* Euro falls for fifth day as inflation slows
* UBS expects ECB rate cut next week
* Euro/dollar implied vols jump on renewed spot weakness
By Anirban Nag
LONDON, Nov 1 (Reuters) - The euro fell to a two-week low
against the dollar on Friday, extending losses to a fifth day as
slowing euro zone inflation led some in the market to forecast a
near-term European Central Bank rate cut.
A cut would hurt the euro's rate advantage over other major
currencies. The euro's weakness was broad-based; it hit a near
three-week low against the yen and a two-week trough
Its losses triggered fresh demand to hedge against further
weakness with one-month euro/dollar implied volatilities
hitting their highest in three weeks at 7.2 percent.
In higher volumes than of late, the euro fell to
$1.3508 in European trade, its lowest since Oct. 16. It was last
down 0.4 percent at $1.3530, having fallen 1.1 percent on
Thursday. The losses left it on track for its worst weekly
performance since early February.
The euro's fall accelerated after data on Thursday showed
euro zone inflation fell to a four-year low of 0.7 percent in
October, way under the ECB's target of just below 2 percent.
"In light of those inflation numbers, we have changed our
call and are now expecting the ECB to cut its main refinance
rate at next week's meeting," said Geoffrey Yu, currency
strategist at UBS.
"While some in the market have priced that in, quite a few
haven't. We recommend investors to hold short positions in the
euro and add to those positions after the ECB meeting."
A depressed euro zone labour market, with unemployment still
at record highs in September, will give the ECB another reason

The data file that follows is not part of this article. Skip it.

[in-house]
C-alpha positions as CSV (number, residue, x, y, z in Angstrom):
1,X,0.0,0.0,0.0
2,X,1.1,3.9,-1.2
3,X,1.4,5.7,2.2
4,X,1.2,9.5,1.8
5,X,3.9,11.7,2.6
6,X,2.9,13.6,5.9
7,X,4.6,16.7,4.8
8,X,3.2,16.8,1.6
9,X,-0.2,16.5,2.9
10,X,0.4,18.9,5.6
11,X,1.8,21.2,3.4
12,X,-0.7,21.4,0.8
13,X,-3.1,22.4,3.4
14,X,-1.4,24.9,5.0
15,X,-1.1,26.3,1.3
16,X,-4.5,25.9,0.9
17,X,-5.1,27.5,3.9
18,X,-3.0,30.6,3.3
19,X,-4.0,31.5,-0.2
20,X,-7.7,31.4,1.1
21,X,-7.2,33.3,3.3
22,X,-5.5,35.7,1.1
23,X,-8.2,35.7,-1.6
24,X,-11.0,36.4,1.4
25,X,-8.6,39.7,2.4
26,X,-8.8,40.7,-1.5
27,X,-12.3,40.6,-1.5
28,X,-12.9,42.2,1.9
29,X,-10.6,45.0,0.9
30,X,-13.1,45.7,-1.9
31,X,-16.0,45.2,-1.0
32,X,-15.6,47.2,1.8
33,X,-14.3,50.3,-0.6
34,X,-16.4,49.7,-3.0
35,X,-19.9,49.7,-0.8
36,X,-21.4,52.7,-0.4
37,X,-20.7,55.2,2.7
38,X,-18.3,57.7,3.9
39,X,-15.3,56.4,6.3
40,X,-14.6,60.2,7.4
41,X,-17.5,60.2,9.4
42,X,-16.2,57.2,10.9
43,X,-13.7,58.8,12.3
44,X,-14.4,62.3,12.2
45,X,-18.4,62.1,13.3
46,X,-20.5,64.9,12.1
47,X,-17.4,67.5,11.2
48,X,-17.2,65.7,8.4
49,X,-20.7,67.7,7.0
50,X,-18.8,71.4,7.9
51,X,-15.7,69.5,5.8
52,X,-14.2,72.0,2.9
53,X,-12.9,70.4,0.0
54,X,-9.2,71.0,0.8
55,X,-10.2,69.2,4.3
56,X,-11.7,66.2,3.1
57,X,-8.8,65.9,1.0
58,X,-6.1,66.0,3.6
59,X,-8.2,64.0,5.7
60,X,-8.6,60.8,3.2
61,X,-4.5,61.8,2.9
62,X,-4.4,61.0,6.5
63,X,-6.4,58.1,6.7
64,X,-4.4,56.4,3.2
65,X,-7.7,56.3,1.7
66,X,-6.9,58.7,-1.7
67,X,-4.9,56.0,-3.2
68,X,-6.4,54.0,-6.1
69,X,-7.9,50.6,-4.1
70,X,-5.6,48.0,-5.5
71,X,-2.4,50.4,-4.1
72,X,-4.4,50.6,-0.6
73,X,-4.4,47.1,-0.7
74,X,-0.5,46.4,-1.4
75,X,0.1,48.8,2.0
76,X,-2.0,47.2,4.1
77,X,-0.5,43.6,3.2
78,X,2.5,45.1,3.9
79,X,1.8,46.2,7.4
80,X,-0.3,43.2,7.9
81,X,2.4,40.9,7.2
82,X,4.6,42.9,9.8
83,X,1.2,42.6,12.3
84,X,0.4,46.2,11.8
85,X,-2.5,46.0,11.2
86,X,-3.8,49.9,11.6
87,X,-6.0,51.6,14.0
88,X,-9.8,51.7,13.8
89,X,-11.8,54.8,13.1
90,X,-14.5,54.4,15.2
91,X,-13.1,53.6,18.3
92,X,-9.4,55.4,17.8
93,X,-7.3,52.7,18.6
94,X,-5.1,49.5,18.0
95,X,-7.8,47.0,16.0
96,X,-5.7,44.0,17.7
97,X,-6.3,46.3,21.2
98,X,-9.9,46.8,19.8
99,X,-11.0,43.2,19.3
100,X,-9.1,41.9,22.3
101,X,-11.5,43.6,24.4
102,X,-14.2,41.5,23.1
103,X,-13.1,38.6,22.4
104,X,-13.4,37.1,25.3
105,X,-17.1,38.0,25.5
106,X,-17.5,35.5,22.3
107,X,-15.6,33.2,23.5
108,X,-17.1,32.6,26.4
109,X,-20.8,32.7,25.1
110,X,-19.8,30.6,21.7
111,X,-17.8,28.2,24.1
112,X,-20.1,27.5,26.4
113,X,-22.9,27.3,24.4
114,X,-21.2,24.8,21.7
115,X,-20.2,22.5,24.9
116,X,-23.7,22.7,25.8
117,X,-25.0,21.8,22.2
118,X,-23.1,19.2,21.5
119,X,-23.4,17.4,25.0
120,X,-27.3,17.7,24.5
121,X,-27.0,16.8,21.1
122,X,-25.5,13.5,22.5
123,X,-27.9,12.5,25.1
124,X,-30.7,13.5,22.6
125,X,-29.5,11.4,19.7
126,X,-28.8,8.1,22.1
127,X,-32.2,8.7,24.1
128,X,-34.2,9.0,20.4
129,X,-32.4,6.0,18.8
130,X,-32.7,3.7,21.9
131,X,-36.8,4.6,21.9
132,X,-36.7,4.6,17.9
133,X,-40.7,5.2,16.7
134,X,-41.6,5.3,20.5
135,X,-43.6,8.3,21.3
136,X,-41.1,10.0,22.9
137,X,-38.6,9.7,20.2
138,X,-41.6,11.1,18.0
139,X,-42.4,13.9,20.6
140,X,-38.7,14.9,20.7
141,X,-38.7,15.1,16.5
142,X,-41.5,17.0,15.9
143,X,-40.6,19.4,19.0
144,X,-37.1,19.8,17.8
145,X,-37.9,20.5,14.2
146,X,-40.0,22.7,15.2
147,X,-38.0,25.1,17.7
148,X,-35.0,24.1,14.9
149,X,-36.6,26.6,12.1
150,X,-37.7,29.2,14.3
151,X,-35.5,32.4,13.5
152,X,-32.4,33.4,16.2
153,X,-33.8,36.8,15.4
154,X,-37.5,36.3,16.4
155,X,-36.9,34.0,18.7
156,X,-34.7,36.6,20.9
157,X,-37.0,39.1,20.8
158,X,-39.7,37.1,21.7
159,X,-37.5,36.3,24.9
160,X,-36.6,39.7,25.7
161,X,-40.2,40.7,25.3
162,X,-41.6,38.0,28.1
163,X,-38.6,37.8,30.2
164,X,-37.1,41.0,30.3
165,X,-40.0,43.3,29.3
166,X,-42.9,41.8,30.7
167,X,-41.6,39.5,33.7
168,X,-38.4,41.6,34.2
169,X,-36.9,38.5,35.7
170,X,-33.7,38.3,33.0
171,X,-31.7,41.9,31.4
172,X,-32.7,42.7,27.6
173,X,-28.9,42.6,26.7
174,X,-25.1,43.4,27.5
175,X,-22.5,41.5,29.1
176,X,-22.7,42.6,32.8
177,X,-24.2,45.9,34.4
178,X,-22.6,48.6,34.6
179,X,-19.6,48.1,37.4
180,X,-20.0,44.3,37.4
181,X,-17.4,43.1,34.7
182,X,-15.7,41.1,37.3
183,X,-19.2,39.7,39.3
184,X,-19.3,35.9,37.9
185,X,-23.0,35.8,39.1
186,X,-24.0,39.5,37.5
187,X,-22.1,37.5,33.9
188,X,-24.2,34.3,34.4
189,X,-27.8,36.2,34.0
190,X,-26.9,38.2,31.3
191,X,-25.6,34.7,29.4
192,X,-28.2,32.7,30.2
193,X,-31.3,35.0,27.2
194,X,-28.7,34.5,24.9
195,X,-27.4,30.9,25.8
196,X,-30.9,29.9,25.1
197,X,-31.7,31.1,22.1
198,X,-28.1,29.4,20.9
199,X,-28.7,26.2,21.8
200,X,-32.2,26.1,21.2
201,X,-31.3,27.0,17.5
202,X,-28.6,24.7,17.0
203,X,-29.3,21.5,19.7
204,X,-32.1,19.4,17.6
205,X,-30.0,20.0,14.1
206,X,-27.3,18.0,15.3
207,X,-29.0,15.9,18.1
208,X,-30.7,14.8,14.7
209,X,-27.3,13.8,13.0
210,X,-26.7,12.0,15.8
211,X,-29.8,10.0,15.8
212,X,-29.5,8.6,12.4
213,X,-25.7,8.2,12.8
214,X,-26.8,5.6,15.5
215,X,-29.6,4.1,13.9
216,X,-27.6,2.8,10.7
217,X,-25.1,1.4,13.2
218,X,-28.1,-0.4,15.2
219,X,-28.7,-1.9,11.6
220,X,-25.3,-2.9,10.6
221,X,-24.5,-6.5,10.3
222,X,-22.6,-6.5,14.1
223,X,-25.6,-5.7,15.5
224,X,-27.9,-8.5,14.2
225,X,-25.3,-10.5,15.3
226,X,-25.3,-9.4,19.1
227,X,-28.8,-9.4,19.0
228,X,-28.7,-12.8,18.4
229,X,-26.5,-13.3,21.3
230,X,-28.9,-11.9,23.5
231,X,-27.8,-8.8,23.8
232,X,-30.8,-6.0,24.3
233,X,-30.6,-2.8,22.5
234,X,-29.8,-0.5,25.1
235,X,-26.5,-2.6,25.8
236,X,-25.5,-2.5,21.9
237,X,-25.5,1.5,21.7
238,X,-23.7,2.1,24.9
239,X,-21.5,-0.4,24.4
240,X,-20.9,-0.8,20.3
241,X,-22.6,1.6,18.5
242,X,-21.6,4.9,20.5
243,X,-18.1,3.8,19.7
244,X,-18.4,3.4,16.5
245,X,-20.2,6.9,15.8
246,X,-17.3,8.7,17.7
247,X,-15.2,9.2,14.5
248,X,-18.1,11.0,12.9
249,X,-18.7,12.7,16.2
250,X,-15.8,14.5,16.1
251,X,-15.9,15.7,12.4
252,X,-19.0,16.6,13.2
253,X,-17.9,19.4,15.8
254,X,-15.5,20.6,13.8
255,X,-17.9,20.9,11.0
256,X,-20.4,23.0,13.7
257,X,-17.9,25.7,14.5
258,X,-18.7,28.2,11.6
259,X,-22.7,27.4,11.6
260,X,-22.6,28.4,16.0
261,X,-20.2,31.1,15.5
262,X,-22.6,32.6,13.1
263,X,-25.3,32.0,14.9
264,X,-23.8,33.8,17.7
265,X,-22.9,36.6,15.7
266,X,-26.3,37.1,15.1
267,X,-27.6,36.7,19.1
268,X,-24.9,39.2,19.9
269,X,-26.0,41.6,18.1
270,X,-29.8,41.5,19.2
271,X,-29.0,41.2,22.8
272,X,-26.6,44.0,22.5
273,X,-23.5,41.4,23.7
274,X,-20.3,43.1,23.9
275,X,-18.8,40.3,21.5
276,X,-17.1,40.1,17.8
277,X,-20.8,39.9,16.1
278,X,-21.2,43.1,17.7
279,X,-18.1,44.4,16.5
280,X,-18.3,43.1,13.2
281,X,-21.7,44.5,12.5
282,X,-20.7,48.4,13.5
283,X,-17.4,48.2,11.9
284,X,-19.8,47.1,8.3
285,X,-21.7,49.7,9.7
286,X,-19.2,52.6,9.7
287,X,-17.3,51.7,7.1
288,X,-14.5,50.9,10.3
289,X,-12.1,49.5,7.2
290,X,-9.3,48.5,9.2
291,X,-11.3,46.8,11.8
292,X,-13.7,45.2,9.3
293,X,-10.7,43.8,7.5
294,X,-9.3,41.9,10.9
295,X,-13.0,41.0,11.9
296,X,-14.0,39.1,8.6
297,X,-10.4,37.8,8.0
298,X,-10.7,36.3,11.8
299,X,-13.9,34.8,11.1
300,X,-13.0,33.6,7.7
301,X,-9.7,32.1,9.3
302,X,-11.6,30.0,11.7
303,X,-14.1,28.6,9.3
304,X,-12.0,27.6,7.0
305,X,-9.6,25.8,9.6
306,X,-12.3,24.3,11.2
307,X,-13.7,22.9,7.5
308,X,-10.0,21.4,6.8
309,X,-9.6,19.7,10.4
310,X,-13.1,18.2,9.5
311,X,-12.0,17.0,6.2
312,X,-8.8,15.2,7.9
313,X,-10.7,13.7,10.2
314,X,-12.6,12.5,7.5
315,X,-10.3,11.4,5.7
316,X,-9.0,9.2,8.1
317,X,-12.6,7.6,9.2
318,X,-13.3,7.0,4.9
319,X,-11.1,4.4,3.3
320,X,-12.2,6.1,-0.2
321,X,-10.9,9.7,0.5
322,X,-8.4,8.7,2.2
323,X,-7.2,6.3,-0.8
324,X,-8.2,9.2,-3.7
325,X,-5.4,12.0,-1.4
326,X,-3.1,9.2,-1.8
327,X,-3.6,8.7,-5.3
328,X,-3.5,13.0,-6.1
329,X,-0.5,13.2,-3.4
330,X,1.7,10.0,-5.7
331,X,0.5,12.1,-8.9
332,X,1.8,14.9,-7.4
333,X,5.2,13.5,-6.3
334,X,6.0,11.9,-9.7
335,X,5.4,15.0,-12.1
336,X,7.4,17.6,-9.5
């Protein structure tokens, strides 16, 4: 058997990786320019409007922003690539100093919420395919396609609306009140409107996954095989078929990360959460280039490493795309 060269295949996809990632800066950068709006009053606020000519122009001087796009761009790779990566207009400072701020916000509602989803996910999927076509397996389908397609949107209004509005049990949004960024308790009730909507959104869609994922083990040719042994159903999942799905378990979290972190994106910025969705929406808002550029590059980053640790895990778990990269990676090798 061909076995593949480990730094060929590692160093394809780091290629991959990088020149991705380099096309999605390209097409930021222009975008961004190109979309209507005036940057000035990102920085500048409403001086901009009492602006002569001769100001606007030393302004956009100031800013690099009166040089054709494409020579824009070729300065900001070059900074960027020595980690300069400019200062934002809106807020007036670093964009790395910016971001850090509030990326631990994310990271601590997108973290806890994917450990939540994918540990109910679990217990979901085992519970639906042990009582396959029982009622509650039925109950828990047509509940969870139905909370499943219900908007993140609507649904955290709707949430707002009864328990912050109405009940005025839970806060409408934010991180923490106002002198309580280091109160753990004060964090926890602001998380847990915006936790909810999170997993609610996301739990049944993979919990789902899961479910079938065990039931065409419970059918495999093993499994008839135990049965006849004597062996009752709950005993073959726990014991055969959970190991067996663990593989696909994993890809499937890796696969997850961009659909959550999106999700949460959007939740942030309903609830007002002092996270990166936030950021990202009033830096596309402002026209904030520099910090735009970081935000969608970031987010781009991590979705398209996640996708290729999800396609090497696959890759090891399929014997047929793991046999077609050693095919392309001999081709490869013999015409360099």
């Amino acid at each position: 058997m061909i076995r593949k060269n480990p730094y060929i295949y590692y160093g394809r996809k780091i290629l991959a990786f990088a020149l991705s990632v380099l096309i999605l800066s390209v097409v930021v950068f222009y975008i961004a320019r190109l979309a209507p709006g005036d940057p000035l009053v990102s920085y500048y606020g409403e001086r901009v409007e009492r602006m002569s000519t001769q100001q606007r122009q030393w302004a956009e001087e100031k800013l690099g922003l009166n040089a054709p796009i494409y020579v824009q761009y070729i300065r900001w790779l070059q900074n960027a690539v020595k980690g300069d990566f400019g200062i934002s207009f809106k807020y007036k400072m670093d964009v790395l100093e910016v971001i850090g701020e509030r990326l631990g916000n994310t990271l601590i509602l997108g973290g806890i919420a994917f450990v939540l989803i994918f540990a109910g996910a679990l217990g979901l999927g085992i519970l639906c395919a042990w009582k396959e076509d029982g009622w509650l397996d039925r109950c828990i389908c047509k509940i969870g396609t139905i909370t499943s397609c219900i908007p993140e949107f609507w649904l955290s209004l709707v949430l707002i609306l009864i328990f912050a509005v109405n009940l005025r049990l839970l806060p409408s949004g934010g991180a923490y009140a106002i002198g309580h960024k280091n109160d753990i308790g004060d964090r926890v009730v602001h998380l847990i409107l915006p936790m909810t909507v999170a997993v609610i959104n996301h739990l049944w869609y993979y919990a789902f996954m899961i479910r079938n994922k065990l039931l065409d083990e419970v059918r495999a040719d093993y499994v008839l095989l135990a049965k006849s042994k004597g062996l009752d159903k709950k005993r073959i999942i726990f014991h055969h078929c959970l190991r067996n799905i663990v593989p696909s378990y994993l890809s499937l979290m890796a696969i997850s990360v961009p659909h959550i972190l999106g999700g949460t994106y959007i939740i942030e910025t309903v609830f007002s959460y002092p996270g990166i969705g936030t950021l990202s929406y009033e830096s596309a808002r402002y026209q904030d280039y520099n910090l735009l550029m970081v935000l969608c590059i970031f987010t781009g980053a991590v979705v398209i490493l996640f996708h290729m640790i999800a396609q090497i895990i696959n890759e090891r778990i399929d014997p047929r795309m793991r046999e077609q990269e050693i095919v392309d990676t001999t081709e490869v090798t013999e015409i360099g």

to consider easing policy at next Thursday's meeting.
Thursday's jobs report included revisions to previous
months' data, bolstering a widely-held view that an elevated
currency is the last thing euro zone policymakers want.
"Our economists now forecast a rate cut in December," said
analysts at BNP Paribas. "Given that the market has under-priced
this risk, we think that there is substantial scope for the euro
to weaken in the next few weeks."
Options traders cited renewed demand for euro puts or bets
the currency will fall. One-month risk reversals
- a measure of relative demand for options on a currency rising
or falling - were at 0.7 vols in favour of euro puts.
Just a week ago, there was a slight bias for euro calls - or
bets it would gain.
Renewed pressure on the euro saw the dollar index rise to a
two-week high of 80.547, pulling further away from a
nine-month trough of 78.998 plumbed a week earlier.
The dollar was helped by Thursday's strong Chicago business
activity survey, which fuelled speculation the national ISM
survey of manufacturing, due later on Friday, could also deliver
a positive surprise.
The upbeat data revived speculation the Federal Reserve may
scale back stimulus at its December meeting, though many still
tip March as the likeliest window for a move.